I got the idea to write this post from reading this Move, Eat, Create blog post. It inspired me to tell my own story, after being so moved by this one.
When I was a child, the library was not just a place to pick out books. It was my second home.
One of my earliest set of memories involves my mother, twin sister, and I going to the library nearly every weekend. We were each allowed to pick a stack of books; most of the time it was more than we could carry ourselves. We spent what felt like hours picking out those books. I remember the smell of the library, the grand stature of the ancient building, the texture of cracked spines. We would walk past the checkout station and wave to our favorite library employees, Scott and Betty. Scott was a tall, slender man with a big poof of dark curly hair; he was like the fun uncle. Betty was a sweet older woman who gave warm and fleshy hugs; she was our library grandma.
Sometime in the 90s, a brand new library was built. It was fresh, and clean, and felt like a Christmas present every time I walked in. During my early adolescent years, my mother started volunteering at the Friends of the Library bookstore, which meant we got four whole hours every Saturday morning to revel in the adventures of our cohorts: Jessica and Elizabeth Wakefield, the members of The Babysitters Club, Mandie Shaw, Sandy and Dennys Murry, and more. My mother was parenting on her own at this time, so my sister and I created a weekend ritual with our “library babysitter” out of necessity, but it was rarely an encumbrance.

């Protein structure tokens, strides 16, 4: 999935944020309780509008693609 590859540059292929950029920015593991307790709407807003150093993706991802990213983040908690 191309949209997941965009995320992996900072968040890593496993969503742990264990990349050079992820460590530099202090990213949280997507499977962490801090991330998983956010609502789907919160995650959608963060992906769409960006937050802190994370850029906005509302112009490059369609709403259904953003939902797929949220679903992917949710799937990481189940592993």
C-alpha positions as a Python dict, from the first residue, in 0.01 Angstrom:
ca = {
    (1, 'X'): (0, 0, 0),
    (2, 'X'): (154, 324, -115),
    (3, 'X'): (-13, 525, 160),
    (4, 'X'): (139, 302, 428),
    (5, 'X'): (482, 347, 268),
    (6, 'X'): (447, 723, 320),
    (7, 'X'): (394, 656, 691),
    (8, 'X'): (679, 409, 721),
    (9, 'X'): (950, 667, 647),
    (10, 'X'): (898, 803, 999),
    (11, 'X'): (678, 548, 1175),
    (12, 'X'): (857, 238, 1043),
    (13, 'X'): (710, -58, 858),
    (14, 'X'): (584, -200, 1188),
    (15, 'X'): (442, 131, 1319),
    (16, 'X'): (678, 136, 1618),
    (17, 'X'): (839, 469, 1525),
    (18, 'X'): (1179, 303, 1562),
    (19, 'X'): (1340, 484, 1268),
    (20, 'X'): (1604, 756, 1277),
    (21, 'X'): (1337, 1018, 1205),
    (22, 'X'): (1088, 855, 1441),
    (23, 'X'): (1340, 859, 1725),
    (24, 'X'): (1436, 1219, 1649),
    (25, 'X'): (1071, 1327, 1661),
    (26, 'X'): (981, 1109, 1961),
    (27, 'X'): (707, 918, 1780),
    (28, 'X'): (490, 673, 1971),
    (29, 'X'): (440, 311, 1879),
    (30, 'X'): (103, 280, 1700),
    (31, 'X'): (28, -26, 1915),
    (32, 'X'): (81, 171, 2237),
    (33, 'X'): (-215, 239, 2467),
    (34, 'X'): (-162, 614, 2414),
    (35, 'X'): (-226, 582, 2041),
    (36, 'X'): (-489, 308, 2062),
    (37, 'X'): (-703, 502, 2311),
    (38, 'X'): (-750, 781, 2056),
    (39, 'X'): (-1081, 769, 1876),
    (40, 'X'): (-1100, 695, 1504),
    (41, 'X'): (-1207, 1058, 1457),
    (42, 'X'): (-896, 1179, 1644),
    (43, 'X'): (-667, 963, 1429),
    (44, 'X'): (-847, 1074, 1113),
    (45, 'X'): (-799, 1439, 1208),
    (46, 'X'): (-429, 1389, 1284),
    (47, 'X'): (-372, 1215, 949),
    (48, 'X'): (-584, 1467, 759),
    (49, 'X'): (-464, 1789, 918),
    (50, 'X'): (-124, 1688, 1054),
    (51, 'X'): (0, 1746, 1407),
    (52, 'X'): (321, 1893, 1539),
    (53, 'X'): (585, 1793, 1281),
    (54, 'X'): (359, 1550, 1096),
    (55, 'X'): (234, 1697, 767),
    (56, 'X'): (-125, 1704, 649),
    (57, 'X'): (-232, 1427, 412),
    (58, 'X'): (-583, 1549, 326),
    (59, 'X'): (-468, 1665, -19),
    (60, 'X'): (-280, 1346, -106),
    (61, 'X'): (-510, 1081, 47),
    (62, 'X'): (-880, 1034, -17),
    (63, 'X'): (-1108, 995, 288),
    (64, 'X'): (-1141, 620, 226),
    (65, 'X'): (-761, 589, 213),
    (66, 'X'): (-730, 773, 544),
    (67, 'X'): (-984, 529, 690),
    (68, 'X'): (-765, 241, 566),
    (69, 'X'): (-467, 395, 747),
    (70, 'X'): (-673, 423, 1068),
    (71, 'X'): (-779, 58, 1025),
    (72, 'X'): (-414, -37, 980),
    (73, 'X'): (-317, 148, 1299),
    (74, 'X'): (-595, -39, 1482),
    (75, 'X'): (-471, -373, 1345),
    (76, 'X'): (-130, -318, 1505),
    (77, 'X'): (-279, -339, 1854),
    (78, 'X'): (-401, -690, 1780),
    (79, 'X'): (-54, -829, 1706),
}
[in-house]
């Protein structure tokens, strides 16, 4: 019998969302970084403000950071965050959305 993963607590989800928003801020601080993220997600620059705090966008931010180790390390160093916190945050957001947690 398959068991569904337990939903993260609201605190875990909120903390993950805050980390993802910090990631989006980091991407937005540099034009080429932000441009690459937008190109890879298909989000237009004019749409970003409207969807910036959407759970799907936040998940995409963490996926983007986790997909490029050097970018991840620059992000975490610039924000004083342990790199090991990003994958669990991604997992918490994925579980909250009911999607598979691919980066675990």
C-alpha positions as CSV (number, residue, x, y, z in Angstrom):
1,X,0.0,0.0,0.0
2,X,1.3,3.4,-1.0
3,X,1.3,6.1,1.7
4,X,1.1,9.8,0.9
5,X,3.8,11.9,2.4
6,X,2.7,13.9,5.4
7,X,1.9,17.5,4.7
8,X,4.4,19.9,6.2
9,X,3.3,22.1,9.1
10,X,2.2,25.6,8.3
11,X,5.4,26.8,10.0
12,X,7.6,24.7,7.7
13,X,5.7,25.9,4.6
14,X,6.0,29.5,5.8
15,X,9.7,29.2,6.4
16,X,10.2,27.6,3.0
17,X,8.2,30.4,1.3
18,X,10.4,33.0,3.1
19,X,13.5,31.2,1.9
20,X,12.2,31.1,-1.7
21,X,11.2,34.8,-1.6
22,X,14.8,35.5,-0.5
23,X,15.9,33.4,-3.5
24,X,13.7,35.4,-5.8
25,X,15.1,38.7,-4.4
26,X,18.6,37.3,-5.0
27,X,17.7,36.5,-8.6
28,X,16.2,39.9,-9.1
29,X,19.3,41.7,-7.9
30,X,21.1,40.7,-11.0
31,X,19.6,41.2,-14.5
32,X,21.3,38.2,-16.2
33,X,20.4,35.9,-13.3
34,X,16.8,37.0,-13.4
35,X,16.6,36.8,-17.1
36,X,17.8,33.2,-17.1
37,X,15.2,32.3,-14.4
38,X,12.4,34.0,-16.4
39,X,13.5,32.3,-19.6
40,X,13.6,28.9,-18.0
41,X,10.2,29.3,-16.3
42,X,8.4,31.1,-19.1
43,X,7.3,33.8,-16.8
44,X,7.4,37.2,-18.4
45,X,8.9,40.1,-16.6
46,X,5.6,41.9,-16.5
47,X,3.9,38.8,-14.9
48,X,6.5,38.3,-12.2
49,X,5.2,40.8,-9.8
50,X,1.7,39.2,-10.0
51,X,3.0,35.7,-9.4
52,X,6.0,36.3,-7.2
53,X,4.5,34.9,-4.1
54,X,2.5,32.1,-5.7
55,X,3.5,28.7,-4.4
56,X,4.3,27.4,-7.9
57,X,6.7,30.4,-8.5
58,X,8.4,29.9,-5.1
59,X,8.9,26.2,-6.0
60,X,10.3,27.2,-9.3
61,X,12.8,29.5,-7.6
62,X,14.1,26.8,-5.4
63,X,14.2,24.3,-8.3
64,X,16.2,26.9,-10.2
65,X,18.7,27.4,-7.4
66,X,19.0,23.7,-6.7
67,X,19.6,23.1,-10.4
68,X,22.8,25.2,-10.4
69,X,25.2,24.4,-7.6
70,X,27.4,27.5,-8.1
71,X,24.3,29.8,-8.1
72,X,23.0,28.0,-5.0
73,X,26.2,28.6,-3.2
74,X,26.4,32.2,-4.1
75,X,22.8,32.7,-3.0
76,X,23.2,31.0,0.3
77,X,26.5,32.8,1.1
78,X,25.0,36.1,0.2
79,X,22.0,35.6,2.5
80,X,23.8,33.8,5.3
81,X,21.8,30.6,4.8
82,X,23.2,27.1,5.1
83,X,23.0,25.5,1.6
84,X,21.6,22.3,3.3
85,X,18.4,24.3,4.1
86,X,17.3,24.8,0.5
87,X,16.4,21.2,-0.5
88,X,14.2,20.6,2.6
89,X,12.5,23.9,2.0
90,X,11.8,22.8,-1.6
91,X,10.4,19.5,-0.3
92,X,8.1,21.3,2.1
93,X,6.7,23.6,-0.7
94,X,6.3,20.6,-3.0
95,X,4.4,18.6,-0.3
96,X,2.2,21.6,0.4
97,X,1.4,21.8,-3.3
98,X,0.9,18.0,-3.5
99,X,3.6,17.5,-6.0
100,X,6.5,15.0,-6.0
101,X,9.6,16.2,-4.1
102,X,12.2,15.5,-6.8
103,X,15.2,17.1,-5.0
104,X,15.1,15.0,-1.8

We grabbed our stack of library books, and met our best friends (another set of twins) C & E bright and early each Saturday. We would return what we had read and pick out new books, then take over a big table in between the child and adult section. The four of us were all precocious readers, and lived by the mantra “Books are our friends!” which was lovingly crammed into our heads from an early age in the Talented and Gifted program taught by one of my favorite teachers of all time, Mrs. Swingle. We were big proponents of the “Read In,” a program that my elementary school introduced, where we would lock ourselves in homeroom all day, get cozy on pillows and carpet pads, and read until the bell rang to go home. So, we created our own version at the library. We got comfy and let our imaginations run wild. Of course we allowed for interruptions when Scott would come along and greet us merrily, or if there was a cute boy (Or perhaps four!) to snicker towards.
As an adult, I wish I had the time to go to the library regularly as I did when I was a kid. I am astounded by the power it still holds over me when I make it through the doors. I am blessed to have lived in cities where reading is truly a fundamental of everyday life. Portland’s (Oregon) library is known for its huge circulation system. The main library here is not only a wonderful place for the keen reader to obtain more reading material, it’s physically a beautiful edifice all on its own.
I truly feel lucky to have been embraced by books, and I can only hope that as more and more readers find enjoyment in electronic reading aids, the majority will realize that nothing replaces the rush to the senses that books made of paper and glue can bring to a reader.